We had some much freedom parents today would flip over. I do with my own kids. The world seemed safer back then, but who knows... that “nice guy” who hung out near my elementary school and taught the kids to play soccer turned out to be a pedophile; nobody questioned it at the time.
Then again, most of what we did wasn’t necessarily lethal - although it could be — but it was not always harmless: run around freely, bike rides, car races, rope swings, dope, beer, ... my parents didn’t have a clue.
Here’s the downside of the no-dangers world of today’s parenting: kids are immune to the little dangers, so they expose themselves to larger dangers to compensate. For example, I’m convinced that the promiscuity of today’s youths is related to the sheltering that keeps kids from figuring out things by themselves. Without the gradual exposure to sexuality through free interaction when young (”be home by dinner”), kids go without healthy adult-free mixing and go straight to purely adult-free matching. Just a theory here.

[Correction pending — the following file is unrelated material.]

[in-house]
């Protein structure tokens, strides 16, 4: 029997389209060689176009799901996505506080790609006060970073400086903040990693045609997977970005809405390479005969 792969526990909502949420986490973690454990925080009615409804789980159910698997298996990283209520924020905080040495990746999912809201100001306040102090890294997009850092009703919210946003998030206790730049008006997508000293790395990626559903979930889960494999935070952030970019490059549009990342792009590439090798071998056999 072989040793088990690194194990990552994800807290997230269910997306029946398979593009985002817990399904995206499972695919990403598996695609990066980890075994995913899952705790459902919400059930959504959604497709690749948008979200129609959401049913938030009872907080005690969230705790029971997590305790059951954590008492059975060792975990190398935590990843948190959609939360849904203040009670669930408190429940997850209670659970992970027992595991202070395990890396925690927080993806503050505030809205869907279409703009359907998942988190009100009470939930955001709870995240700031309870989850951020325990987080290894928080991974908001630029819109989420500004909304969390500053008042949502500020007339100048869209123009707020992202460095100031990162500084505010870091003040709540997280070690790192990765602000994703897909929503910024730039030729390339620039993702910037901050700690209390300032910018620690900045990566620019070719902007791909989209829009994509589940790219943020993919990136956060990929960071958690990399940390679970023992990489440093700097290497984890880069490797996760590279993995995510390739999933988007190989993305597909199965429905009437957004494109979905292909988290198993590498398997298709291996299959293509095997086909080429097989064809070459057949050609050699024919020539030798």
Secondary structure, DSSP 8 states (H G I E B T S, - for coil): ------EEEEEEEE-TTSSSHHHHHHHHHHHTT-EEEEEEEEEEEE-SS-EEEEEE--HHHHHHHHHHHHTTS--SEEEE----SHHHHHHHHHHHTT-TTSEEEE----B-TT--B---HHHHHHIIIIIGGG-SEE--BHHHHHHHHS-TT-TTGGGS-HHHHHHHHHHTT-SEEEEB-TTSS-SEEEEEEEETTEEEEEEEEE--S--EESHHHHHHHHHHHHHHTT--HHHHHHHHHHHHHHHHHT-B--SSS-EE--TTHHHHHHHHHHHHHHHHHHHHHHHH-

I think that the “X” sports is a result of this phoneomenon. We got out our agression on bicycles and skateboards without having to jump rails. Kids today are either confined to the park or go wildly footloose on their own.
Add to it all youtube, and you have a bizaar mixture of nannyism and inmates-running-the-asylum. It must be enormously confusing for today’s kids.
It was the days before 24/7 news channels, ignorance was bliss.
If something bad happened a thousand miles away, it would only be on the local news. Now, it’s on CNN and people react as if it happened in their own town.
If you grew up in rural Colorado the gravy days went on into the 80’s.
Had to remove a BB from a friend’s cheek after a dust-up with some older kids. Missed his left eye by about an inch and a half. Bottle rocket wars were an annual event. A few of us owned actual firearms before we started junior high and had permission to hunt on our own. Shotgun shells were about $5 a box at the corner hardware store/soda fountain. We could legally purchase and use chewing tobacco. You didn’t want to chew at school though, because if you got caught the principal made you eat your can of snuff. Amber Alerts? Didn’t need ‘em. Everybody knew everyone else in town, and the kids were armed.